Saturday, February 14, 2009
Tracking the Mathematics of Go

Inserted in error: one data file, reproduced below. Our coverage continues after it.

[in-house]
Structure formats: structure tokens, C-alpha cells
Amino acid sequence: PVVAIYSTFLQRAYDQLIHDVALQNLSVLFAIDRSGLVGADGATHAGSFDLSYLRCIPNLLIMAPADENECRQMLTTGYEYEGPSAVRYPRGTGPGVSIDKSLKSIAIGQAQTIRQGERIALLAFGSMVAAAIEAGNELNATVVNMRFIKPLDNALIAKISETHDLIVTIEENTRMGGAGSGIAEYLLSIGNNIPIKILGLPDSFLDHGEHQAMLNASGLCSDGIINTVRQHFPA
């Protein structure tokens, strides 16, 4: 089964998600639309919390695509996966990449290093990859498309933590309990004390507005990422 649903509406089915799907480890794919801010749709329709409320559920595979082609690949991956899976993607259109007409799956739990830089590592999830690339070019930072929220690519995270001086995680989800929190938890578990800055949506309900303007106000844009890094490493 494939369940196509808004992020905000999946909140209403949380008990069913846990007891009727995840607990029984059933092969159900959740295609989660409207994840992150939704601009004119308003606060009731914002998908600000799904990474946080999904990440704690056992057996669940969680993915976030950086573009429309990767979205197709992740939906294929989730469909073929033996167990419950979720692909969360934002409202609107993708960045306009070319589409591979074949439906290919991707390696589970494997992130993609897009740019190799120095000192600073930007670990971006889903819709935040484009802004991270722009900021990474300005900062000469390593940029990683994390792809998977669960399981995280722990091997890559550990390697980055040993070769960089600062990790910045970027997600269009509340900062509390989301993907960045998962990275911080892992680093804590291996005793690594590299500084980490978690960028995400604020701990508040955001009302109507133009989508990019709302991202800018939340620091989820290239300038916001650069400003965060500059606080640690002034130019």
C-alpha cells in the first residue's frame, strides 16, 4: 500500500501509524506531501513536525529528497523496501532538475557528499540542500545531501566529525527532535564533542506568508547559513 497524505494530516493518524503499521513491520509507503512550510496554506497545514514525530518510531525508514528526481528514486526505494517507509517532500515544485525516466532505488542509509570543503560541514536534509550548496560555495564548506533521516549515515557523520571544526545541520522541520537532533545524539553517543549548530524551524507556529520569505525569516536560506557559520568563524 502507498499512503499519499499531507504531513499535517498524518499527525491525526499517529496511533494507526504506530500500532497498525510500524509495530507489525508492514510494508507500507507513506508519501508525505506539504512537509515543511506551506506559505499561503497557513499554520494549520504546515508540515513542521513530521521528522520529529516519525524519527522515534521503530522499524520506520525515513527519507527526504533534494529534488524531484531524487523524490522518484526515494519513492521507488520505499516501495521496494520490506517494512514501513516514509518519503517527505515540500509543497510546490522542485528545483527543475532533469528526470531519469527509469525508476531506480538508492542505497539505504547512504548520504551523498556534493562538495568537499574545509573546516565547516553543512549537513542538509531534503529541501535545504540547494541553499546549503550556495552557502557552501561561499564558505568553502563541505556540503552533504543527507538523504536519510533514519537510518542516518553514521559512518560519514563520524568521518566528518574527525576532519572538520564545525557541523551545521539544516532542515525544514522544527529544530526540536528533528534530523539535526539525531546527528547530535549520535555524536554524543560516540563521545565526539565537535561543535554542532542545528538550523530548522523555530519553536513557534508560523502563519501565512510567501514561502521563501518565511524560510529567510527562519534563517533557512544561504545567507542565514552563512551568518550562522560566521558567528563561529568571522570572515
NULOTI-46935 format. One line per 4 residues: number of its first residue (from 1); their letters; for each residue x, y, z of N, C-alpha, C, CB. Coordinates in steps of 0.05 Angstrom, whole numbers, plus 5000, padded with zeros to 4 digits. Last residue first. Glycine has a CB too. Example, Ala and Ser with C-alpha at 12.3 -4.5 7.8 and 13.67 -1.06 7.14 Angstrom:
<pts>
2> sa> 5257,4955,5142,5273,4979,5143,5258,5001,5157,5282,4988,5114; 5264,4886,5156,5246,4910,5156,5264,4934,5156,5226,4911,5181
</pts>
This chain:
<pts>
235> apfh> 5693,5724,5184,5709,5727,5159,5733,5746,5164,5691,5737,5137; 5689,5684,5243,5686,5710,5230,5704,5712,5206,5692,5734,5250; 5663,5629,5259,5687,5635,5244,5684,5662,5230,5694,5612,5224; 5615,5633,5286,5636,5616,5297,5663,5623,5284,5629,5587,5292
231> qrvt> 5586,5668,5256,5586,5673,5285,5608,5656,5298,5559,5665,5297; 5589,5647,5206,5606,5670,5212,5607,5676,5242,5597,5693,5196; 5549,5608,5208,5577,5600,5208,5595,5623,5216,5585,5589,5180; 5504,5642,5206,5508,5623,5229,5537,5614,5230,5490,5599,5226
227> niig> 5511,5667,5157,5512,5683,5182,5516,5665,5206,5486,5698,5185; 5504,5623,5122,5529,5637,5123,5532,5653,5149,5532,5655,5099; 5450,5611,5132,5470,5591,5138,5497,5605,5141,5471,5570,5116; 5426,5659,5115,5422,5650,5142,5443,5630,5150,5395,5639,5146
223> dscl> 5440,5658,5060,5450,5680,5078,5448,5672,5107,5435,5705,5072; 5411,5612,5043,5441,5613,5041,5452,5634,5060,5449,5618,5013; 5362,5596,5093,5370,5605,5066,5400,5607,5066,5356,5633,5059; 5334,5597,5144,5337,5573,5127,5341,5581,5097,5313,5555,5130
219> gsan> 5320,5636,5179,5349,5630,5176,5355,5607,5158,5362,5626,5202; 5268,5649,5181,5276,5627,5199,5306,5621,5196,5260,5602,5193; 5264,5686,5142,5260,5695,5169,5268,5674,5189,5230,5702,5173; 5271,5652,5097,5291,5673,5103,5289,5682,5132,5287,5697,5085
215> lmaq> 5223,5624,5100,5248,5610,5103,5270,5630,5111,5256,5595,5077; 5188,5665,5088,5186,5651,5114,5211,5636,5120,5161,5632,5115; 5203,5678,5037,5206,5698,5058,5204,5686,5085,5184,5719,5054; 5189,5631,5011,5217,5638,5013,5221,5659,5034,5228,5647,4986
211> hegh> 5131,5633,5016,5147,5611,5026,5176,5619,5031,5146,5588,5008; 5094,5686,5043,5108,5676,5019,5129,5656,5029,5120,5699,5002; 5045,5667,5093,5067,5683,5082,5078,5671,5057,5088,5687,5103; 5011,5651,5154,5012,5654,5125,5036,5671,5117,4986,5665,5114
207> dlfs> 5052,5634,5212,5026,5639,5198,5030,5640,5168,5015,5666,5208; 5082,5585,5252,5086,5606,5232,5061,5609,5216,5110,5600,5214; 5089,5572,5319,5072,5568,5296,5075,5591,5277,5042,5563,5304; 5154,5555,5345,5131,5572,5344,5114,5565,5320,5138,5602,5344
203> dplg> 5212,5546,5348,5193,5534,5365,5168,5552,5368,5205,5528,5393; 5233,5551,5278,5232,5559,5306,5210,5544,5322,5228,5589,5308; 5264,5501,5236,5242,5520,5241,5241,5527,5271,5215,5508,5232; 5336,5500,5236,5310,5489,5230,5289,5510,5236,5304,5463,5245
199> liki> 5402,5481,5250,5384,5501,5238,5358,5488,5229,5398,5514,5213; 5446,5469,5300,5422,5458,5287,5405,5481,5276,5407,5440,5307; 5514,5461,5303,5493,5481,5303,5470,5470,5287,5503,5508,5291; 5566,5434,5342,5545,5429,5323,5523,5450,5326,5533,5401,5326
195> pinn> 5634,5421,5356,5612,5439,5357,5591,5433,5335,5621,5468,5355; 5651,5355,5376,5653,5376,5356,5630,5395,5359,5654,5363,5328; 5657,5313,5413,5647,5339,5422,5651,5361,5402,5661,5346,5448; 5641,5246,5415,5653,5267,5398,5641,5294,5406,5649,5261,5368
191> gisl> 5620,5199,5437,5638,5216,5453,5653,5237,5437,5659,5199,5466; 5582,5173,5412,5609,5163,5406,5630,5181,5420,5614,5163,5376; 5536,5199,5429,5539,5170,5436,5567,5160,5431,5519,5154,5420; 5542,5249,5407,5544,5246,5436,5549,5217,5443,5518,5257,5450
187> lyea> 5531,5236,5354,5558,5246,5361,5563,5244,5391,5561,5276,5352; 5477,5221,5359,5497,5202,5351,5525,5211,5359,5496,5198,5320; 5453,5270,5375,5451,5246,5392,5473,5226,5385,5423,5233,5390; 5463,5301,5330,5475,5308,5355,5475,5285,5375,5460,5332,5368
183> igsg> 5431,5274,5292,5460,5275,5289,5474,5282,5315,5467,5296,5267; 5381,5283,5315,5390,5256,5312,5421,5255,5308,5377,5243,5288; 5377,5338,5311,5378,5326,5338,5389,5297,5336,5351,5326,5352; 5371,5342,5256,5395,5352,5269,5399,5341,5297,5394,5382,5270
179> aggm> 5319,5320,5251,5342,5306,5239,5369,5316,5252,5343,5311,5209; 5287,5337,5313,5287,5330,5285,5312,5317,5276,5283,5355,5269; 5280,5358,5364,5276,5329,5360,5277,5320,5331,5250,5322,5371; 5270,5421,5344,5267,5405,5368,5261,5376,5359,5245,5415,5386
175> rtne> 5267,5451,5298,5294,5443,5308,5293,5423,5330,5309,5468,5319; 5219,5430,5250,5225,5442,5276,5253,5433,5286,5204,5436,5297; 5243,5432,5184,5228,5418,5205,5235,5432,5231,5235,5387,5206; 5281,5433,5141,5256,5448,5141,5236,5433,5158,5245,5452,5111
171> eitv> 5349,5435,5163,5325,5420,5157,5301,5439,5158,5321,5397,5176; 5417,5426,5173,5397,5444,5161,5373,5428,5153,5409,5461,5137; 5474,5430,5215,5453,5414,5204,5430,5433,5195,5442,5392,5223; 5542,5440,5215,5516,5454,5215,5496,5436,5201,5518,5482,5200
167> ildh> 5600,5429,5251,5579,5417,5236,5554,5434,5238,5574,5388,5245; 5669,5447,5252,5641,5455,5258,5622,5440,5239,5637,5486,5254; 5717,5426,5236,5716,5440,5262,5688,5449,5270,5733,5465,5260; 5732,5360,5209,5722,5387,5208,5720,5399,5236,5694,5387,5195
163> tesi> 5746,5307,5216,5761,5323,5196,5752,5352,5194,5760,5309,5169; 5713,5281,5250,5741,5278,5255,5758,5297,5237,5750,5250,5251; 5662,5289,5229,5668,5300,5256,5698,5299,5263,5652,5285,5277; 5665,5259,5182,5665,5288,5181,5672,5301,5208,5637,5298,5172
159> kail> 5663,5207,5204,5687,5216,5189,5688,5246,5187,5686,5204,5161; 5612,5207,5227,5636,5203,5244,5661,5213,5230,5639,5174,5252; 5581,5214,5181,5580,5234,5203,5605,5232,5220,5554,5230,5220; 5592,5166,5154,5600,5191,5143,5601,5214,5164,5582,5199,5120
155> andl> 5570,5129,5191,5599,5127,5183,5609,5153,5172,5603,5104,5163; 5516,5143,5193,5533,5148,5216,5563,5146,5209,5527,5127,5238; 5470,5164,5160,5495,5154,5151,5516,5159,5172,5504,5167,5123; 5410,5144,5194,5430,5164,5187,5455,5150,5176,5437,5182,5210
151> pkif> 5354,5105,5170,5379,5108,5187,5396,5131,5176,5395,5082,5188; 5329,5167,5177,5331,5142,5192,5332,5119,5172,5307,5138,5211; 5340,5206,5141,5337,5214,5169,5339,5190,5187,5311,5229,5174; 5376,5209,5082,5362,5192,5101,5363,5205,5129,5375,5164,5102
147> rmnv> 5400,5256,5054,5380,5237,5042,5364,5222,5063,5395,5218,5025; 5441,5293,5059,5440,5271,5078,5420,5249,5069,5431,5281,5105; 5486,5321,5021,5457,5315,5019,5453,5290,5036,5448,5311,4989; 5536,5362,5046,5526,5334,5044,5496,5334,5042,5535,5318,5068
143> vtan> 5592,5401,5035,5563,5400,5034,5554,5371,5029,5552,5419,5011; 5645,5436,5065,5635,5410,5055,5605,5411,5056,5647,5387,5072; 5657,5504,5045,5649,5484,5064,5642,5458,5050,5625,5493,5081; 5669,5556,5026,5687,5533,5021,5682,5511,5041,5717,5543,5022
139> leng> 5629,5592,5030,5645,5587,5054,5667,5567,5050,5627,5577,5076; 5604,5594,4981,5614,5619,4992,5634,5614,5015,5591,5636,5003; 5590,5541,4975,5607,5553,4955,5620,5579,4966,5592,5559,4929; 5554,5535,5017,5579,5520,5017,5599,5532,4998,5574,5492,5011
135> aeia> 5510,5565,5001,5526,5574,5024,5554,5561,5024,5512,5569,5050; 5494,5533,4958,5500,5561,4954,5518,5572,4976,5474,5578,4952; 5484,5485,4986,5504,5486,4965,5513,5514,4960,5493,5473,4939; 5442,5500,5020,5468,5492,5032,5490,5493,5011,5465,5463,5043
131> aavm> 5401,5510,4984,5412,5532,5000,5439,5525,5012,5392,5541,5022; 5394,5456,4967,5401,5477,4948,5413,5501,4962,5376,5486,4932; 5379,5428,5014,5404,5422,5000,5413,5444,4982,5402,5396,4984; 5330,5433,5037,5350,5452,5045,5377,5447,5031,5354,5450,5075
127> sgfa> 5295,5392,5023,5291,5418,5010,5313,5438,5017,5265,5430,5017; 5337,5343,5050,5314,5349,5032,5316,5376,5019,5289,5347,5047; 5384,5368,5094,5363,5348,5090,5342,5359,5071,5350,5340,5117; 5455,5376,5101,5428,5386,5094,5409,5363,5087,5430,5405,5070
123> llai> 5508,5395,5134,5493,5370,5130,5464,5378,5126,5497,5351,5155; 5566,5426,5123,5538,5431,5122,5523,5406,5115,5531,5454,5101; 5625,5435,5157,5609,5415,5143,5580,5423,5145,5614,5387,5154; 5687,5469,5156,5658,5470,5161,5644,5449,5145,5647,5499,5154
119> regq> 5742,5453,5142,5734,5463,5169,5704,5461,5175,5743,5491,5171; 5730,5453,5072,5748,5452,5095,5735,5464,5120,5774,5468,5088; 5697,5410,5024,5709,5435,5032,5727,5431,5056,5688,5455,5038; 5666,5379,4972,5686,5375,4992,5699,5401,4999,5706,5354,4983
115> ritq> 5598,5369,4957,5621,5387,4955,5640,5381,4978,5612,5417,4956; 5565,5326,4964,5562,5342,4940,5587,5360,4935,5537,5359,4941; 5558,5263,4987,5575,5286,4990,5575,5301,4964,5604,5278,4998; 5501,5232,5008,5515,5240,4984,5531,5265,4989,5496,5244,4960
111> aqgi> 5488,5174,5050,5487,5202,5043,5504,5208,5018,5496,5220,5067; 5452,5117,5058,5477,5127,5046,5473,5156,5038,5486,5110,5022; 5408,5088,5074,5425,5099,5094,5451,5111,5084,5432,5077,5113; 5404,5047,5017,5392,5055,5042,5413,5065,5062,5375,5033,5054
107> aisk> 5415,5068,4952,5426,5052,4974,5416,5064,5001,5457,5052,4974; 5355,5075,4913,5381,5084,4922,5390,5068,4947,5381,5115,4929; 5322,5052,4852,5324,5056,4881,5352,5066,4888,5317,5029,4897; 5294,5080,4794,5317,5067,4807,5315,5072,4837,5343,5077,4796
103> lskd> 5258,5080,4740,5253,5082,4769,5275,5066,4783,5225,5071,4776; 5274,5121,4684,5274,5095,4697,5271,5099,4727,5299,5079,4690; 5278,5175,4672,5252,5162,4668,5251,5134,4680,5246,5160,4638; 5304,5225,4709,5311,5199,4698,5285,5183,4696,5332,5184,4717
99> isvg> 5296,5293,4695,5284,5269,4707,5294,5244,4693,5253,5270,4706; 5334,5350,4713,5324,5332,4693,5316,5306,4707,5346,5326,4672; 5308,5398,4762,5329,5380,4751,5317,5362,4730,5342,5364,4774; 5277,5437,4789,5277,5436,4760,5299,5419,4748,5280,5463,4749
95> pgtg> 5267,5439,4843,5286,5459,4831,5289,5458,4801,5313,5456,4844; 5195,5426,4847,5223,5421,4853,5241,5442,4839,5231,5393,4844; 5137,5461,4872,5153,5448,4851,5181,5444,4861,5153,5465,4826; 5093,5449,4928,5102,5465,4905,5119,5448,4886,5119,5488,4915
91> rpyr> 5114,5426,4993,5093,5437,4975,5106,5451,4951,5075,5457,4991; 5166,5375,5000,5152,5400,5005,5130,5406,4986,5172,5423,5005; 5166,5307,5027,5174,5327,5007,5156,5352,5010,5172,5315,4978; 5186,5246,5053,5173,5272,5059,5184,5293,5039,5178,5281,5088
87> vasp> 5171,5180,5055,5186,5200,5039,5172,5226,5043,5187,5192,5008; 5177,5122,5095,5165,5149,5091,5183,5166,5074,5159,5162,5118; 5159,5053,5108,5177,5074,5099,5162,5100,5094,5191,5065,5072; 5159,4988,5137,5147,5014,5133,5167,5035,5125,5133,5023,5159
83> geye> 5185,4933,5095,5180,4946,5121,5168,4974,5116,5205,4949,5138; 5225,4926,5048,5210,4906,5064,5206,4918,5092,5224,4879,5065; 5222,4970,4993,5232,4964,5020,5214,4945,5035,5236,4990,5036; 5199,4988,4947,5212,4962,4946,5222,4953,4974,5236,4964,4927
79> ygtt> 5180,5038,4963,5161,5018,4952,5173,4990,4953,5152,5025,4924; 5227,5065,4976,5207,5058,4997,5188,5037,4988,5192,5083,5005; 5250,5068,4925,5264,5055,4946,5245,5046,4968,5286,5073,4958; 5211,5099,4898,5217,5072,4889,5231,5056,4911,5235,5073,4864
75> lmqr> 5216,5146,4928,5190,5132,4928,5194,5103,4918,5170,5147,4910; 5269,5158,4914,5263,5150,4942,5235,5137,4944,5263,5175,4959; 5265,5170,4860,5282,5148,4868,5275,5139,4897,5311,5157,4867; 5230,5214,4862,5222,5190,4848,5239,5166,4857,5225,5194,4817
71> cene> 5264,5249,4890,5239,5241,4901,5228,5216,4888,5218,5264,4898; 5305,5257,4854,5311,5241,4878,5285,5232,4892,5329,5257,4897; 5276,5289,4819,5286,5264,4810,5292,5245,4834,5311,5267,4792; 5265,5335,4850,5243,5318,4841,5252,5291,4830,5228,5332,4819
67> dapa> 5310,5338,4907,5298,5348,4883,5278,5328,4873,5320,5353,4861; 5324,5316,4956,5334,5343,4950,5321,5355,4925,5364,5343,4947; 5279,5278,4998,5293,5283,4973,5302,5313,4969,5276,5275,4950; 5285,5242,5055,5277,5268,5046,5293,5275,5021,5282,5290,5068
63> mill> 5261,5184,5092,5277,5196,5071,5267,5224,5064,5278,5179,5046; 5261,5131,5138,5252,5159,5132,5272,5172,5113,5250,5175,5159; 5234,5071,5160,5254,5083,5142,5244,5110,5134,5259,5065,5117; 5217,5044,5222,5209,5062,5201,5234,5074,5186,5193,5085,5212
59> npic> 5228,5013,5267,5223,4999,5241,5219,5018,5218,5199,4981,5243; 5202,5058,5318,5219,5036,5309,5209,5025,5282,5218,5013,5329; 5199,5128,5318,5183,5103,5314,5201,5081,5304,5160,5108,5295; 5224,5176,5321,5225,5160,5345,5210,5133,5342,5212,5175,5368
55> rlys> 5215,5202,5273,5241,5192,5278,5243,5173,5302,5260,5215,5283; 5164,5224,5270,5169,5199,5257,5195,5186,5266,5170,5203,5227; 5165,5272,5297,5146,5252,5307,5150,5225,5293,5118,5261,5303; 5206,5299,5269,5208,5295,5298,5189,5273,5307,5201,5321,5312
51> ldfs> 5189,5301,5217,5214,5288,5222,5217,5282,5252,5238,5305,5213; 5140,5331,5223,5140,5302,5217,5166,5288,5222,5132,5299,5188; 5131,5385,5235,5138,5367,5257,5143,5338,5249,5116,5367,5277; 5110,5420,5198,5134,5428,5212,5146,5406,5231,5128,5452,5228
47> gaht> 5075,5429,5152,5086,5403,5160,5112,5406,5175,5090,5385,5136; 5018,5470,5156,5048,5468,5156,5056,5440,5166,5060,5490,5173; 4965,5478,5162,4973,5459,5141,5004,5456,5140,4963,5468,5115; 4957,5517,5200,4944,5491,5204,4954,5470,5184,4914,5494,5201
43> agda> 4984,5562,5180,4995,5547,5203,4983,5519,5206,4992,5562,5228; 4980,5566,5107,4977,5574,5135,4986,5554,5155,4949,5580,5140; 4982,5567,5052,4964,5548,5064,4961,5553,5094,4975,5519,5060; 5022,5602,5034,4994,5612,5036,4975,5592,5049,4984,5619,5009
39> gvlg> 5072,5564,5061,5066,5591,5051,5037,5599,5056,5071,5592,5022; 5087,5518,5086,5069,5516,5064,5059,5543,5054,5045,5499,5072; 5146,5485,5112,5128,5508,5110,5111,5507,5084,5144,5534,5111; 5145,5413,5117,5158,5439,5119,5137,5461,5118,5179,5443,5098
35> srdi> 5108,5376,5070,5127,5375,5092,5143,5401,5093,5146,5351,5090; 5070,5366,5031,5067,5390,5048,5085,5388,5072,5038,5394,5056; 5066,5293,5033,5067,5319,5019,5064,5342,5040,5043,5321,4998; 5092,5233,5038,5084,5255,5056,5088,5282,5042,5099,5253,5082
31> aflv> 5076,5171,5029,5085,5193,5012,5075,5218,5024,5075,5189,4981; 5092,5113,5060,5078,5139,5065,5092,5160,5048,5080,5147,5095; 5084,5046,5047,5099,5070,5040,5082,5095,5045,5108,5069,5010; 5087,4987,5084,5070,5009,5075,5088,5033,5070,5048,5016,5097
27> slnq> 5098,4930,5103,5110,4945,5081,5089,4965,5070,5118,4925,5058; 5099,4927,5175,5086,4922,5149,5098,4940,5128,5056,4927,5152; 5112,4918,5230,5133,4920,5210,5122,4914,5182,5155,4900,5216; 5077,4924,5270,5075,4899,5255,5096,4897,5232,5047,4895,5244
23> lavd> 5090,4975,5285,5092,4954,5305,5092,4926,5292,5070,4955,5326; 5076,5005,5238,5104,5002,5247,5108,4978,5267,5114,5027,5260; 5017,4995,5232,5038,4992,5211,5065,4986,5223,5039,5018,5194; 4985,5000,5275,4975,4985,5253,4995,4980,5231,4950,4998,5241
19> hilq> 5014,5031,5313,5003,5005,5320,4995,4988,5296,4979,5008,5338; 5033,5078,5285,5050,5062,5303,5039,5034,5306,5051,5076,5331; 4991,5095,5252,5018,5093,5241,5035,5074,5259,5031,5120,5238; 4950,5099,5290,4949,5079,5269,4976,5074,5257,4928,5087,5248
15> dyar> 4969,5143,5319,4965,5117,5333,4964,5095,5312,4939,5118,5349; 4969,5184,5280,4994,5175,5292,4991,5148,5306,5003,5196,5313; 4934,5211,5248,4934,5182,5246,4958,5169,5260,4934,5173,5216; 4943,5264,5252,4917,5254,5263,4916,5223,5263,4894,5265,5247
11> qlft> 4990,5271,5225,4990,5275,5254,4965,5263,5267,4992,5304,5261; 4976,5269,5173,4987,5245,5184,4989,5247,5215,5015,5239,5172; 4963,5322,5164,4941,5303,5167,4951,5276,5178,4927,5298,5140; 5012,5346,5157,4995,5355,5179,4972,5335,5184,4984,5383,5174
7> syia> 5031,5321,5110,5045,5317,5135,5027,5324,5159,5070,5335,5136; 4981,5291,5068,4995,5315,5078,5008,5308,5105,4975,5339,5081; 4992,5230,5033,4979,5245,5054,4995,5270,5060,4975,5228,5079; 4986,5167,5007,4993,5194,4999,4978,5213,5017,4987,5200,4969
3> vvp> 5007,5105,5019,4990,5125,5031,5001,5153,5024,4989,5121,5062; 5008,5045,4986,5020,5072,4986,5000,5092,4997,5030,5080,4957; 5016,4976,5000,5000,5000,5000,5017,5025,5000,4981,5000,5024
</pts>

From ScienceNews.org Coupons help evaluate game of Go Game theory math might clarify complexity of chess By Laura Sanders Web edition : 8:03 pm (Image: Chinese Ladies playing Go [Weiqi]) CHICAGO—A new twist on the ancient board game Go may clarify the complicated mathematics behind games like chess, suggests research from the mathematical field known as combinatorial game theory. Using “coupons” to quantify the value of moves in the game allowed researchers to describe the math behind the game more precisely, mathematician Elwyn Berlekamp of the University of California, Berkeley reported February 14 at the annual meeting of the American Association for the Advancement of Science. Go is a popular game in Asia thought to originate 3,000 to 4,000 years ago. Using a board with 19 squares on each side, players put stones on the grid in an attempt to surround and capture an opponent’s stones. Although the rules of Go are simple, the strategy of the game is very complex. A chess board has more than 1040 legal configurations that the pieces can be in at one time. The Go board has about 10171. The complicated mathematical fallout of all those possibilities prevents computer programs from seriously challenging top-tier Go players. “For every move, you have to look at its impact on the whole board,” says Berlekamp. Without a significant handicap, no computer program has yet beaten a top-tier Go player, designated 9p. To understand the mathematical rules that govern Go, Berlekamp turned to some of the best Go players. He wanted to know why the players thought certain moves were good or bad, what Go players call bigger or smaller moves. But Berlekamp ran into a problem. “Go players don’t want to have mathematics discussions,” he says. “They want to play.” To get around this obstacle, Berlekamp created a version of Go called Coupon Go, in which players have the option of either putting a stone on the board or taking a coupon. The coupons, which have different point values, showed Berlekamp what the most valuable moves were. Using the resulting map of moves, Berlekamp developed a mathematical model to predict the most favorable moves near the end of a Go game, when move options are constrained. A large Go Coupon tournament among professional players is being organized to take place in China in 2009.